My solution to slowing down a Bug

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My solution to slowing down a Bug

Postby ki5ms » Thu Mar 03, 2011 7:11 pm

I purchased a Vibroplex Vari Speed in order to slow down my Bug. However, it did not slow it down enough for what I wanted.
So, I added a home brew method to slow it down even further.
See pictures below.
What I did was take some model airplane fuel line about 2" long and add it to the end of the pendulum.
Then I took a piece of model airplane control rod and stuck it in the fuel line to make it rigid (you could use a small nail also).
Next I started adding 9/16" nuts to the end of the fuel line until I got it as slow as I wanted.
I left the vari speed on the bug so I could also vari the speed.
I have a range of about 10WPM to 18WPM. You can play with the length of the fuel line and different size nuts to get what you want.
Looks ugly, but it works.

Roger KI5MS
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Roger KI5MS
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Postby ki5ms » Fri Mar 04, 2011 6:27 pm

Just wanted to add that you can use anything to slip over the end of the pendulum that will fit. KF7ATI mentioned he used a part of an old telescoping antenna.
Remote Control Hobby stores carry brass tubing of various sizes, so I am
sure you could also find something there to use.

Roger KI5MS
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Roger KI5MS
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My Extender.

Postby k8jd » Sat Mar 19, 2011 9:02 pm

My bug pendulum extender is a wooden, spring chlothesline clip.
It just takes a second to clip on or remove from my Vibroplex Champion.
If I clip it right on the end it slows me down to about ten WPM and if I clip it in the middle of the arm it is about 13 WPM.
Without the extension the Champ only slows down to about 18-20 WPM.
73 from K8JD, SKCC 1395, Centurion 18, Tribune 12, Band Endorsements; 160, 80, 60, 40, 30M, 20, 17, and 10M

Ham radio is real Radio, CW is real Hamming!
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bug user

Postby k5jyd » Tue May 10, 2011 12:30 am

I may need something like that, just getting back into the skcc and I plan to use my old bug more.
k5jyd
k5jyd larry
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Postby WA2WMR » Sun Mar 04, 2012 9:38 pm

I took the vari speed and instead of having it sticking up in the air, I mounted it so that it extended through the snubber. It slowed the key down very nicely.

(Before the vari speed, I had three weights on the arm with the two end weights' screws pointing up at an angle on one side of the arm with the center weight's screw going at the sme angle to the other side. These screws created a cradle into which I dropped 2 50 caliber black powde rifle bullets. This wasn't as effective as extending the varispeed out through the snubber, but it did make it more controllable.)
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Re: My solution to slowing down a Bug

Postby AB2CF » Sat May 12, 2012 11:33 pm

Hello all, 7935, Bob here.
Like many, i got away from radio and lost speed. I bought a couple Vari-Speeds which work but are a bit clumsy to adjust on the fly and doesn't offer the fine tuning.
Eventually i picked up a few Extendadots from Frank W7IS. I found them so much better. They give finer control of your speed. you can adjust it on the fly and without the clunkiness of the Vari-Speed.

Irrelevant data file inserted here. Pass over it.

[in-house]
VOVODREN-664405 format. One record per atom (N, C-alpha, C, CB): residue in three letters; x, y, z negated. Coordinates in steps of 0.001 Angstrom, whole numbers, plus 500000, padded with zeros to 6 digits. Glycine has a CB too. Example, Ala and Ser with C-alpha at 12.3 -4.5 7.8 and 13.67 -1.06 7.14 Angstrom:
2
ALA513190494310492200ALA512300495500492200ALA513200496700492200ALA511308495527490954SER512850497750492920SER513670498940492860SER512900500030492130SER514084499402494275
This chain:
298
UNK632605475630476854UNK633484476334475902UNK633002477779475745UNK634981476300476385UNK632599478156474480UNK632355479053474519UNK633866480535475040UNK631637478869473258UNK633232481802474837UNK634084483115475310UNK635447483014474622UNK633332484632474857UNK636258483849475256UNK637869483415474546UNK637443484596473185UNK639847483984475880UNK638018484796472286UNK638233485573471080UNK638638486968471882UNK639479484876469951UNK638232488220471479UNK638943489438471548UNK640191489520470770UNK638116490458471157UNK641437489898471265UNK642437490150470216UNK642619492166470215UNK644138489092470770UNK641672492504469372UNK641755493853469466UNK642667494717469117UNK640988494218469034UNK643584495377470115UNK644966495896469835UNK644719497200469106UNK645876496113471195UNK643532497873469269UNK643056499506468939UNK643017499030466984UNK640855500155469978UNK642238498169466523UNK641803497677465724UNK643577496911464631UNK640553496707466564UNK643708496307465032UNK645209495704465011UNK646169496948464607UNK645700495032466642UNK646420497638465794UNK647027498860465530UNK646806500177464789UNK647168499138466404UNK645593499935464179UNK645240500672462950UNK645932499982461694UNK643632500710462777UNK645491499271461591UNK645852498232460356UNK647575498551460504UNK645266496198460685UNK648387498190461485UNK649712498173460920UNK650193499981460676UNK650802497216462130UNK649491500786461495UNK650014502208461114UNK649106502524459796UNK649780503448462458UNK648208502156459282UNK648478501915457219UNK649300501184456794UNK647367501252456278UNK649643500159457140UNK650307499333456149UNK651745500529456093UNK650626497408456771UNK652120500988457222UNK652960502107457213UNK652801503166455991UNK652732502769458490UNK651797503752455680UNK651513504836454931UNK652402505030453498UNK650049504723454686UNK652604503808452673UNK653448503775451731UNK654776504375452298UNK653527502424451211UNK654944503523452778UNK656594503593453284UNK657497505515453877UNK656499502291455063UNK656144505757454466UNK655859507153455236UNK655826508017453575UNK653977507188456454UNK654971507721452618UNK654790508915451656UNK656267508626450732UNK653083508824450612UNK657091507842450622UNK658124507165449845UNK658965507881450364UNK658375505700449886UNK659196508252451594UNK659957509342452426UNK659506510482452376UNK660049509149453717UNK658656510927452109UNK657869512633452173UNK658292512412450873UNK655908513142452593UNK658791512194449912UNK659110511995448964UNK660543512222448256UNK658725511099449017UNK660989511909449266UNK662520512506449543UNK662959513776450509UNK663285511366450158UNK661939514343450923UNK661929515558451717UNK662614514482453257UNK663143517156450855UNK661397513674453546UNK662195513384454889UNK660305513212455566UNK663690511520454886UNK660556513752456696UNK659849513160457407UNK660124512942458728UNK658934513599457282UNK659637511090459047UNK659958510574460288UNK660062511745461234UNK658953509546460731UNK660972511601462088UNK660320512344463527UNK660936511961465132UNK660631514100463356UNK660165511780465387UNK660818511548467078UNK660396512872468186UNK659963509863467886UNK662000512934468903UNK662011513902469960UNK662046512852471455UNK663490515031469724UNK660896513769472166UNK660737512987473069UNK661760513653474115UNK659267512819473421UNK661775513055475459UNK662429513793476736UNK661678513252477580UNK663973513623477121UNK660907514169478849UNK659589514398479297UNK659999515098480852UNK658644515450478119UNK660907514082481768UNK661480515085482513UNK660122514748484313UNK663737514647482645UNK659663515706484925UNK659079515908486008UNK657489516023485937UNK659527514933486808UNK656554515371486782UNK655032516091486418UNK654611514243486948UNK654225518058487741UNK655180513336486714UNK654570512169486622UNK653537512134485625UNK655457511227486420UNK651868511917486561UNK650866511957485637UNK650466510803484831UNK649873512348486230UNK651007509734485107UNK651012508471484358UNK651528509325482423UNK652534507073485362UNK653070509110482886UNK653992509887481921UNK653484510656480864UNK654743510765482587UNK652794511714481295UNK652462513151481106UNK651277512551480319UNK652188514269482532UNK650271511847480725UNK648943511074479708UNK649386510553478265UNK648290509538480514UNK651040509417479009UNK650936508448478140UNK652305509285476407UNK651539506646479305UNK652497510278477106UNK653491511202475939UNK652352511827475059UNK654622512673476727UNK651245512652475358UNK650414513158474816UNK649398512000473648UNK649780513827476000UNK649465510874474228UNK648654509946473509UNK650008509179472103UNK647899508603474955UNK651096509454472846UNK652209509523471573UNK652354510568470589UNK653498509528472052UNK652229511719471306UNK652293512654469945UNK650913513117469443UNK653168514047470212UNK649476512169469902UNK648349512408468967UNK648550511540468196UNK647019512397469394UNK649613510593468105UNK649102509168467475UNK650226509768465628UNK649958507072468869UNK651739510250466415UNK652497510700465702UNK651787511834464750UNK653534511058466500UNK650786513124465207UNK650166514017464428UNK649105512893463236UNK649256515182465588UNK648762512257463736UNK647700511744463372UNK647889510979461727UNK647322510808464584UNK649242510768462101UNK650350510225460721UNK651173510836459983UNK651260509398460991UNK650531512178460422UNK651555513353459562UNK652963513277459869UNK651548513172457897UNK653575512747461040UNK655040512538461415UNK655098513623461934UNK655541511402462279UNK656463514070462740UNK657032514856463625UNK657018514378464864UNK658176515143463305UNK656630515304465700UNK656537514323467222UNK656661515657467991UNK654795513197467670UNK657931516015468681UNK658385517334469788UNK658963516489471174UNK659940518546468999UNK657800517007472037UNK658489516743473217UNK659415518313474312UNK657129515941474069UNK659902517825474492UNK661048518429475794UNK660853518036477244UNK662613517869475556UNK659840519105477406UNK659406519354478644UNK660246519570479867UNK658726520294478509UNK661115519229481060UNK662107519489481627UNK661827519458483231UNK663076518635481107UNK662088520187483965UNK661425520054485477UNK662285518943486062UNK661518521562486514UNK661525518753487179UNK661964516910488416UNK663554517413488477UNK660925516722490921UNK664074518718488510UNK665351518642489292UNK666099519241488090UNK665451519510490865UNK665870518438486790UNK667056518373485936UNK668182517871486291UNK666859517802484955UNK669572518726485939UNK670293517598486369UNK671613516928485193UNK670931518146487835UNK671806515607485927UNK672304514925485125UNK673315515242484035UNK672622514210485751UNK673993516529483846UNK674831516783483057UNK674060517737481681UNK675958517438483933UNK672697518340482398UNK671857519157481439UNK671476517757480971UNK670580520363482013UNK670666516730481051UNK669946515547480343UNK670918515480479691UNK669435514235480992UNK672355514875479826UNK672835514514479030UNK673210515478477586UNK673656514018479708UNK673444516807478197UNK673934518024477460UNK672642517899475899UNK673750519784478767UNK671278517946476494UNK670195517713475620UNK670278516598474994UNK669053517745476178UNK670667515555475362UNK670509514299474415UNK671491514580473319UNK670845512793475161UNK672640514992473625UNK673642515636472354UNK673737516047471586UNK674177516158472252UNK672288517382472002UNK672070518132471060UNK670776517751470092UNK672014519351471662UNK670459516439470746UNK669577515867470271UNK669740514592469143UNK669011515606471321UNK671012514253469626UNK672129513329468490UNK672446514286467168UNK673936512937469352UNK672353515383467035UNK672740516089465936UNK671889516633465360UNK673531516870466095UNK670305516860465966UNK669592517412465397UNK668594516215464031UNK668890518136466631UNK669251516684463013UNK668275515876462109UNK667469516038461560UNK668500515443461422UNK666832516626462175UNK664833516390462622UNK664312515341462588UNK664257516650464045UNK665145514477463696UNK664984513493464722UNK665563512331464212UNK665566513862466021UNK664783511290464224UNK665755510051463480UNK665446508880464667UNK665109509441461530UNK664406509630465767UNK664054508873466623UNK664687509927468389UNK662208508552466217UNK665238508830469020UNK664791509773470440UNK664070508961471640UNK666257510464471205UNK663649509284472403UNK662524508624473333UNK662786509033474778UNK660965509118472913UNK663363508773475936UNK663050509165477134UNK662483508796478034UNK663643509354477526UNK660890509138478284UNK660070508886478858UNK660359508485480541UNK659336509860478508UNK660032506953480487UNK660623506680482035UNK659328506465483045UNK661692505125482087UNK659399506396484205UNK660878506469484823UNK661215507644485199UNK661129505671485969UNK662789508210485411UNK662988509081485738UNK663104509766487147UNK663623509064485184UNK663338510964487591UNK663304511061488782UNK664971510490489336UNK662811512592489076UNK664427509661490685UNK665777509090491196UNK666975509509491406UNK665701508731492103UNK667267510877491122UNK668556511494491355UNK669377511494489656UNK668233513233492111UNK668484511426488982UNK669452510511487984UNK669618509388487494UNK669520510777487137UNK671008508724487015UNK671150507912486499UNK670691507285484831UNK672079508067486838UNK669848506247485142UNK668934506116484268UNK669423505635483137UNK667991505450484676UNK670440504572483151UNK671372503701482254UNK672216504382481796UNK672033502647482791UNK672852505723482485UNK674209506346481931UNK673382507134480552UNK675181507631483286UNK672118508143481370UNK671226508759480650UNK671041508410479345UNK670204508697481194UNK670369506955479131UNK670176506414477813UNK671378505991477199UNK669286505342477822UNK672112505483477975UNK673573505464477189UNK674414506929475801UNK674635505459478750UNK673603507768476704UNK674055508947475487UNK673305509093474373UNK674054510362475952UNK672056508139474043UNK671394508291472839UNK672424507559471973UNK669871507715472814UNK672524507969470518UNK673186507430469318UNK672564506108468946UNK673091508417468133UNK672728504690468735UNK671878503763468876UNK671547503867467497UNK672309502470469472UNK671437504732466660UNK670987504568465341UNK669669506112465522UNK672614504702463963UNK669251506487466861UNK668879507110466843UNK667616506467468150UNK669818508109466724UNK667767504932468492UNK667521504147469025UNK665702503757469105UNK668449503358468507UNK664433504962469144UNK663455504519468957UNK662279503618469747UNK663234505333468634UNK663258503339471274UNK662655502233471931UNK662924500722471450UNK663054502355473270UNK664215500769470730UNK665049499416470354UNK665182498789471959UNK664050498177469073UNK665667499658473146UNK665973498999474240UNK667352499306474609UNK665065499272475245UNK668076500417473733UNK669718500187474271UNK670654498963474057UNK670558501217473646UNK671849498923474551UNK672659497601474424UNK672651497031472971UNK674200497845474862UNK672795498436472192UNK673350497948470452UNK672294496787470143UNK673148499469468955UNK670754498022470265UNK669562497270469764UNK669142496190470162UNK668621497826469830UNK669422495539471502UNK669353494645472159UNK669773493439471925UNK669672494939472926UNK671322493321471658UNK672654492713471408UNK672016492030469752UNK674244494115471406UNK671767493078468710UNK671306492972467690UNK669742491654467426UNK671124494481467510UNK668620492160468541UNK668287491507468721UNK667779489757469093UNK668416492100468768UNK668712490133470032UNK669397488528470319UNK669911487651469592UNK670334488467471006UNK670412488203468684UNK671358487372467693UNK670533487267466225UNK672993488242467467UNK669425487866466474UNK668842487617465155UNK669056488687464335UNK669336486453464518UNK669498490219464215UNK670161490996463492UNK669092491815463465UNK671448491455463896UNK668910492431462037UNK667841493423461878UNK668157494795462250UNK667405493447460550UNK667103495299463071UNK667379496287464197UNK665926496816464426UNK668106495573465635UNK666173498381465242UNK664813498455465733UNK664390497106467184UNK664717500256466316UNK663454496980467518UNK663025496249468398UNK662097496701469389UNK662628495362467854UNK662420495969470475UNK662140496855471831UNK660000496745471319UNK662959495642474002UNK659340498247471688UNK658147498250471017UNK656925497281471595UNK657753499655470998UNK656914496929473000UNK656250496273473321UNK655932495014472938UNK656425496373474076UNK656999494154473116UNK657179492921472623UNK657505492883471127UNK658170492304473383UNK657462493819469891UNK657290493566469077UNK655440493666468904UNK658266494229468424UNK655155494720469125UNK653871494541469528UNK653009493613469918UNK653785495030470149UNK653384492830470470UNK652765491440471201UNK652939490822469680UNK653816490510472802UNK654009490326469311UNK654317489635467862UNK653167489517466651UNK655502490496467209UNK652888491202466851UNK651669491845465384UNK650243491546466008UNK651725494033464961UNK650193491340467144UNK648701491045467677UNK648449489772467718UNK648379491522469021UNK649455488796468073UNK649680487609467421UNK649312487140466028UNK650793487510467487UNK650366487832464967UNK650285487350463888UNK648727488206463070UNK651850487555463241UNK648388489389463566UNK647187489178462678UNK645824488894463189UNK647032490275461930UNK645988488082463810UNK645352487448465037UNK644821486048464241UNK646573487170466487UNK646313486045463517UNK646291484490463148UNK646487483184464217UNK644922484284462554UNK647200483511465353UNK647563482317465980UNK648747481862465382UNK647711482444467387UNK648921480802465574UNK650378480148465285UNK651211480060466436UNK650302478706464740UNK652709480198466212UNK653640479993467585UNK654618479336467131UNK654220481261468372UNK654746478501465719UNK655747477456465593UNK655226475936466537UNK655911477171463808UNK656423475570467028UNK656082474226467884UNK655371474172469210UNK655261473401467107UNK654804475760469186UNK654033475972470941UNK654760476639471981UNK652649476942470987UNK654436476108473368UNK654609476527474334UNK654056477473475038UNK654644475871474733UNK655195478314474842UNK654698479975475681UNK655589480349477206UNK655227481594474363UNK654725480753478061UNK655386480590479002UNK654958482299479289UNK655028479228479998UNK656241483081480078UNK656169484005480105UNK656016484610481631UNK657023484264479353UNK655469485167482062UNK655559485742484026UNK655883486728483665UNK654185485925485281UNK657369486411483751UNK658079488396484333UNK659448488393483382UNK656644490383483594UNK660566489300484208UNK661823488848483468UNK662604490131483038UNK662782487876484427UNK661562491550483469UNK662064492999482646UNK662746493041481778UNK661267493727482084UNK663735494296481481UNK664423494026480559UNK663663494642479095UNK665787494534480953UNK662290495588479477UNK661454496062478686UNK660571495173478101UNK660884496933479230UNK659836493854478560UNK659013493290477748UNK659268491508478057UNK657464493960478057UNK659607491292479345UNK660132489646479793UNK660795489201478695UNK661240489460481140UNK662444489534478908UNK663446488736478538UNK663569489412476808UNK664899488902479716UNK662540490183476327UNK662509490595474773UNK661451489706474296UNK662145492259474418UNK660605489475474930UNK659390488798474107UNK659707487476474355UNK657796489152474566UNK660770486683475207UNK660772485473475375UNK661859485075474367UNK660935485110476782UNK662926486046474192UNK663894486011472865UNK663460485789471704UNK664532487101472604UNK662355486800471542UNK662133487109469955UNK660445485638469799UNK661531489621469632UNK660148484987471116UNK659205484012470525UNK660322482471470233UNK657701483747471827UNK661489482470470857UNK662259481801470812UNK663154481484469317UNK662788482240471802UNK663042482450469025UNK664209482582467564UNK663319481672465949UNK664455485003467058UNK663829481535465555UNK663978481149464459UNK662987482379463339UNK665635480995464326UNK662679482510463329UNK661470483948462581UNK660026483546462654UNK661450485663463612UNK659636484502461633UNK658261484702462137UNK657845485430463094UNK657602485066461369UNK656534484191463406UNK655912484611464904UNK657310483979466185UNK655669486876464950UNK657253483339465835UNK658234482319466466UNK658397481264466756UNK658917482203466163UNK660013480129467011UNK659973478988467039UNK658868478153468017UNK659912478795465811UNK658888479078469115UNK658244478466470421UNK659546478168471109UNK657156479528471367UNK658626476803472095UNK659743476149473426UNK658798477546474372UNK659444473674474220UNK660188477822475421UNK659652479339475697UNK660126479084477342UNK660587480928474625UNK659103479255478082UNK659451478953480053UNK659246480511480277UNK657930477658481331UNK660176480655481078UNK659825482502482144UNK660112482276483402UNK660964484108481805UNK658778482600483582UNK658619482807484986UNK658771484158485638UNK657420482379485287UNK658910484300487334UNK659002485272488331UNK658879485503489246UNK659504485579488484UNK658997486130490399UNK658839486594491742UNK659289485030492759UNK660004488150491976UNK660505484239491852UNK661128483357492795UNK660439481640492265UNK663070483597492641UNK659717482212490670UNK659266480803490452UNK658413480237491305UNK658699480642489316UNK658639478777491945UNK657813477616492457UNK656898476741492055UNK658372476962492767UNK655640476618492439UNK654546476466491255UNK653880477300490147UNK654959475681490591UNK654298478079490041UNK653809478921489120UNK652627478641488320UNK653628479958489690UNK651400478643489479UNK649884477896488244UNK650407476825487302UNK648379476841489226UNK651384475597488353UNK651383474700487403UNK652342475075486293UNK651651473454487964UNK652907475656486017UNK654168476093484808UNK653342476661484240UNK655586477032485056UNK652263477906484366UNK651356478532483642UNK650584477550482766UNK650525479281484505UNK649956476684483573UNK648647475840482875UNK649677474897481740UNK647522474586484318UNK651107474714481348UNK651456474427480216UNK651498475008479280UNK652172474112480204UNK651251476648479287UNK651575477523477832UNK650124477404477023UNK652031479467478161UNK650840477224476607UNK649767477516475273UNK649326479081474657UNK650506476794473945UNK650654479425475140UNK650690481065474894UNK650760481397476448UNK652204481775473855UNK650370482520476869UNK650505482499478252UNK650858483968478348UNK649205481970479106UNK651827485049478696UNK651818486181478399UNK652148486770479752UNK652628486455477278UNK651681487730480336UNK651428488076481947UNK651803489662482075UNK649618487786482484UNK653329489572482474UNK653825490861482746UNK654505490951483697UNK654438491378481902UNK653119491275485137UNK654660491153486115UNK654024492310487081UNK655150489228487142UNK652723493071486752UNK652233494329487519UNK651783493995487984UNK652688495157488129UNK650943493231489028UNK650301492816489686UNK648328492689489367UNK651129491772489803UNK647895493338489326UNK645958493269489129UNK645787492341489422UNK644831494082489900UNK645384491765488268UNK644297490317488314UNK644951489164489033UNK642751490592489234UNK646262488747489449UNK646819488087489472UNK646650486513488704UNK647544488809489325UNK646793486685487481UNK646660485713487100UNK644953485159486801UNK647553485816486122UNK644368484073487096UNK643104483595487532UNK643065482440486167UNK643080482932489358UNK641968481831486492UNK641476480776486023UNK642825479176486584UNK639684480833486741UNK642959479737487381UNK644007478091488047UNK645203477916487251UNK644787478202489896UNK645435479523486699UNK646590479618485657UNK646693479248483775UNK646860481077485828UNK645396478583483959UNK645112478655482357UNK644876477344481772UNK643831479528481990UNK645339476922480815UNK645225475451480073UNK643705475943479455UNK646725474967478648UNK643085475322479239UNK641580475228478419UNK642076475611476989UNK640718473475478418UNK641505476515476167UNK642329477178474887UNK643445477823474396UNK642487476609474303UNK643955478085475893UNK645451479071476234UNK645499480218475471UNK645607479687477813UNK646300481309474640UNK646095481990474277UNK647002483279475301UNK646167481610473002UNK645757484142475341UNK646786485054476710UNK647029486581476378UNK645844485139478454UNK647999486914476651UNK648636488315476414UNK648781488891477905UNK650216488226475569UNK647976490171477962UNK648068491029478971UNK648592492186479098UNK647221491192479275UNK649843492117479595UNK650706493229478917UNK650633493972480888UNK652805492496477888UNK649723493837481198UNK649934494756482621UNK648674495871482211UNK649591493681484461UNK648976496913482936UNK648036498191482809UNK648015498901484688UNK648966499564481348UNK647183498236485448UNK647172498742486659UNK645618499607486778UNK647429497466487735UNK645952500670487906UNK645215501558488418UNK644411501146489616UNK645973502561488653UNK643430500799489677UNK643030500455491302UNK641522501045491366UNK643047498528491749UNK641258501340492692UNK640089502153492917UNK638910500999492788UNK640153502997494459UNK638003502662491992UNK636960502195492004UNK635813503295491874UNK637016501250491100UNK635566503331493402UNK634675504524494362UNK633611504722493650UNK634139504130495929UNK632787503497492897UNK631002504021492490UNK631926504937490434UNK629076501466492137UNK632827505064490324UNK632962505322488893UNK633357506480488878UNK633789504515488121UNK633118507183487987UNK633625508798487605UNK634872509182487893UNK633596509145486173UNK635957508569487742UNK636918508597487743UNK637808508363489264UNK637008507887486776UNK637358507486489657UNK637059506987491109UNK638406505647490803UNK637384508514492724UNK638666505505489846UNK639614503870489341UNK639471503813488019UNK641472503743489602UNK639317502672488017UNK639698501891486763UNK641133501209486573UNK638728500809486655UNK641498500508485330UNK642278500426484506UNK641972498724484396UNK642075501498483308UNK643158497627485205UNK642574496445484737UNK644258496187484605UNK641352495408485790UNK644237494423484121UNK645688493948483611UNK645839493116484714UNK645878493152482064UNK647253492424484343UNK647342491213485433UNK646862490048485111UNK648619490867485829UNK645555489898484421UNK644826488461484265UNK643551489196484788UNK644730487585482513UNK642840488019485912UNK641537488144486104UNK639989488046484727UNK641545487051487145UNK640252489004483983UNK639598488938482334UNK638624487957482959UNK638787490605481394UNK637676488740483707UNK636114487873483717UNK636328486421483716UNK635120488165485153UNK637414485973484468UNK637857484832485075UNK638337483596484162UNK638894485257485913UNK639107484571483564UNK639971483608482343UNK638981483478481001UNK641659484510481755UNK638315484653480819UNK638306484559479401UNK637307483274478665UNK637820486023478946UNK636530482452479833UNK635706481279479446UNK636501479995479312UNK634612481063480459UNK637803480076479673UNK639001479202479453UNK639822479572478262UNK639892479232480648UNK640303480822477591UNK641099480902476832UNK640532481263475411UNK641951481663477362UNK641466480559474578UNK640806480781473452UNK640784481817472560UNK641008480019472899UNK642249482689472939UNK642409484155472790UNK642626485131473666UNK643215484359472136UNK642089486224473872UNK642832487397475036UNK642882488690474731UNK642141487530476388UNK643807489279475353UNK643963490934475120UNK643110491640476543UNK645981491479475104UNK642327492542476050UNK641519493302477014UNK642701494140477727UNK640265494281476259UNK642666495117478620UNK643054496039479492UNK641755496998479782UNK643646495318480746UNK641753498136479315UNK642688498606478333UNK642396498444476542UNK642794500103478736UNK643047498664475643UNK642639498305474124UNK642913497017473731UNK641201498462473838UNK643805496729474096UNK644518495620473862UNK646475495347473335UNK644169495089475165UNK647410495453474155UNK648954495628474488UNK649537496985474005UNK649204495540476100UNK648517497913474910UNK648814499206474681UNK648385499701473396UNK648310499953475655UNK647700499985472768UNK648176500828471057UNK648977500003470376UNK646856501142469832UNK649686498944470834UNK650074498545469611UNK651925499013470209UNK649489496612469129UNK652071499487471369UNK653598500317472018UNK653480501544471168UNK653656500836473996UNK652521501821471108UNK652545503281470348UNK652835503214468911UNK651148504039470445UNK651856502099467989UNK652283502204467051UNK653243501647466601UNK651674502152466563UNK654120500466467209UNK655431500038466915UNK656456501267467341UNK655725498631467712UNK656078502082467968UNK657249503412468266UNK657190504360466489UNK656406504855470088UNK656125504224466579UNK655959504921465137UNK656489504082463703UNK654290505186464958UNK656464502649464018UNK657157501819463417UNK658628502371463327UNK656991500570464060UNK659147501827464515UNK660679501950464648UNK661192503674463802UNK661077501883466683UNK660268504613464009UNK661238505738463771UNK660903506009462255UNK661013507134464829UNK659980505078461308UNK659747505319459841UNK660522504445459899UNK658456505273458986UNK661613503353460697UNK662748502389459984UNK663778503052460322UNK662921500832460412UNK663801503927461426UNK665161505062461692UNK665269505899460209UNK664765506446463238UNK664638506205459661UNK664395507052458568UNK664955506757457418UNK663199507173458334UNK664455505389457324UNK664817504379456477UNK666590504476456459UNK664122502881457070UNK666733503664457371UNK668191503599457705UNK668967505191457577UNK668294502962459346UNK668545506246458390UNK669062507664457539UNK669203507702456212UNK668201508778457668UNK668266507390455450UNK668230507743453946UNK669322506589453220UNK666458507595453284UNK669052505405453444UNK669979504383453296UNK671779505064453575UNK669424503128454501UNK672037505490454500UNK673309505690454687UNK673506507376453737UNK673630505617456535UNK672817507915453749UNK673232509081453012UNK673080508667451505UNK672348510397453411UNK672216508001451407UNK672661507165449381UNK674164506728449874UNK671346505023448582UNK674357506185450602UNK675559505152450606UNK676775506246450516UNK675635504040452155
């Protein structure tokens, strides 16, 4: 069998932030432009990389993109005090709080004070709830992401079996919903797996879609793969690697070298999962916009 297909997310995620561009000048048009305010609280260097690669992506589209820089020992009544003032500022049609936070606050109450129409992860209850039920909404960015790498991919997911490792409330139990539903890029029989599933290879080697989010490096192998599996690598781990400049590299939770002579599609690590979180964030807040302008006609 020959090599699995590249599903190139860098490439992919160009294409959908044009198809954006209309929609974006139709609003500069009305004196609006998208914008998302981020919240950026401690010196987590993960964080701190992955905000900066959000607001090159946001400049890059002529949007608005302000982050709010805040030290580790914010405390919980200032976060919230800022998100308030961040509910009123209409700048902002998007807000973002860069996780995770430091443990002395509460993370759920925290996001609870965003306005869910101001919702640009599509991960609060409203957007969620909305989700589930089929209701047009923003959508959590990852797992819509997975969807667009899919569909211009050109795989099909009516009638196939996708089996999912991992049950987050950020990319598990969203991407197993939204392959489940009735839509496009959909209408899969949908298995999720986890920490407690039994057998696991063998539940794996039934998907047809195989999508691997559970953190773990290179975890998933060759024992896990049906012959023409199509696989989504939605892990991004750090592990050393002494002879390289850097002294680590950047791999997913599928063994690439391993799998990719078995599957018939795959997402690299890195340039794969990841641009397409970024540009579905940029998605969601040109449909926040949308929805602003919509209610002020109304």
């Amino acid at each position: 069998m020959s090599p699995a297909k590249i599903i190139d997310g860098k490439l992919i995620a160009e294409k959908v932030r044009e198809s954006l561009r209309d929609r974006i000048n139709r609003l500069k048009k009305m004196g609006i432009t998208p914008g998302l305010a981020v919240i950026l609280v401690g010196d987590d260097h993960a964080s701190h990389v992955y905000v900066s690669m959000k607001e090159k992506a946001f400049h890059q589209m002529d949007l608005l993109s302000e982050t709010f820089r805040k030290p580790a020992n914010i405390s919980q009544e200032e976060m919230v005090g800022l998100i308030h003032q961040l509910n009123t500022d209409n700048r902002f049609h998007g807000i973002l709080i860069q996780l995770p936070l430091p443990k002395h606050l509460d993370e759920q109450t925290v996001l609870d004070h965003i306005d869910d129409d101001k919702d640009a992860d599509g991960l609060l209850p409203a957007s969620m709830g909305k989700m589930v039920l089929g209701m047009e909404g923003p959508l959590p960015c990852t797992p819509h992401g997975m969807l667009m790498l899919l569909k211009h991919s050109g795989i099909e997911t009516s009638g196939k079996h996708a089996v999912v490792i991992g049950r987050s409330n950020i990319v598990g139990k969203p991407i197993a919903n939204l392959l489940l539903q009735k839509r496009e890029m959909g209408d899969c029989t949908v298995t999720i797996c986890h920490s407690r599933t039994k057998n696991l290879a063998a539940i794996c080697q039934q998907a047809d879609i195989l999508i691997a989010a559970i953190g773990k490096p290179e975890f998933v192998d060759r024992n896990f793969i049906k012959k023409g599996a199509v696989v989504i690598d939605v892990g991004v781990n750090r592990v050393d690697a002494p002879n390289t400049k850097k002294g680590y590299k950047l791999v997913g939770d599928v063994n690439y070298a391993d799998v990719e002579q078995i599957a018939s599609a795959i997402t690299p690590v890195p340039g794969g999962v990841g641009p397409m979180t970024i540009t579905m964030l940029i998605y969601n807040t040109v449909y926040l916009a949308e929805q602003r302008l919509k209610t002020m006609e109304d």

W7IS' extendadot is well worth considering. i own a few and very happy with them.
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Re: My solution to slowing down a Bug

Postby W2SH » Thu May 24, 2012 3:32 am

I purchased the Vibroplex variable speed thingy. I found it a bit fiddly, didn't like its appearance and didn't feel that I needed its multiple adjustments.

My bug is a Champion, serial #235529, manufactured in 1963. I bought it from another ham about five years after that.

I wanted to increase its weight in a neat manner. I discovered that the hole into which the adjustment screw that secures the weight to the vibrating arm is threaded completely through the weight from top to bottom. The thread is 6-32. From Small Parts, Inc., which now seems to be owned by Amazon, I bought a length of rectangular copper rod, 0.50" wide and 0.125" thick. I cut off two pieces each 0.625" long. Each exactly matched the footprint of Vibroplex weight. I drilled through both copper pieces to clear a 6-32 screw with the holes positioned so that the two copper pieces would line up exactly with the Vibroplex weight's footprint. I countersunk one of the copper pieces to accept a 6-32 flat head brass screw.

When the weight and the two added copper pieces are assembled and placed on the vibrating arm, the increased depth of this augmented weight is such that it still clears the top of the bug's base. With its attachment screw and nylon washer the original weight registered 22 grams. Adding the two copper pieces and the securing brass screw to the weight's bottom gives me 40 grams, almost double the original weight.

If I had wanted more weight, I could have cut longer pieces of copper that would have extended beyond the weight's footprint, or carved out an appropriately sized hunk of lead.

Although serving me admirably, the Champion is not the top-of-the line Vibroplex bug, but its rectangular vibrating arm uses a weight whose shape has accepted a neat and easily crafted addition. All work was done with basic hand tools.

73/72,

Charles, W2SH
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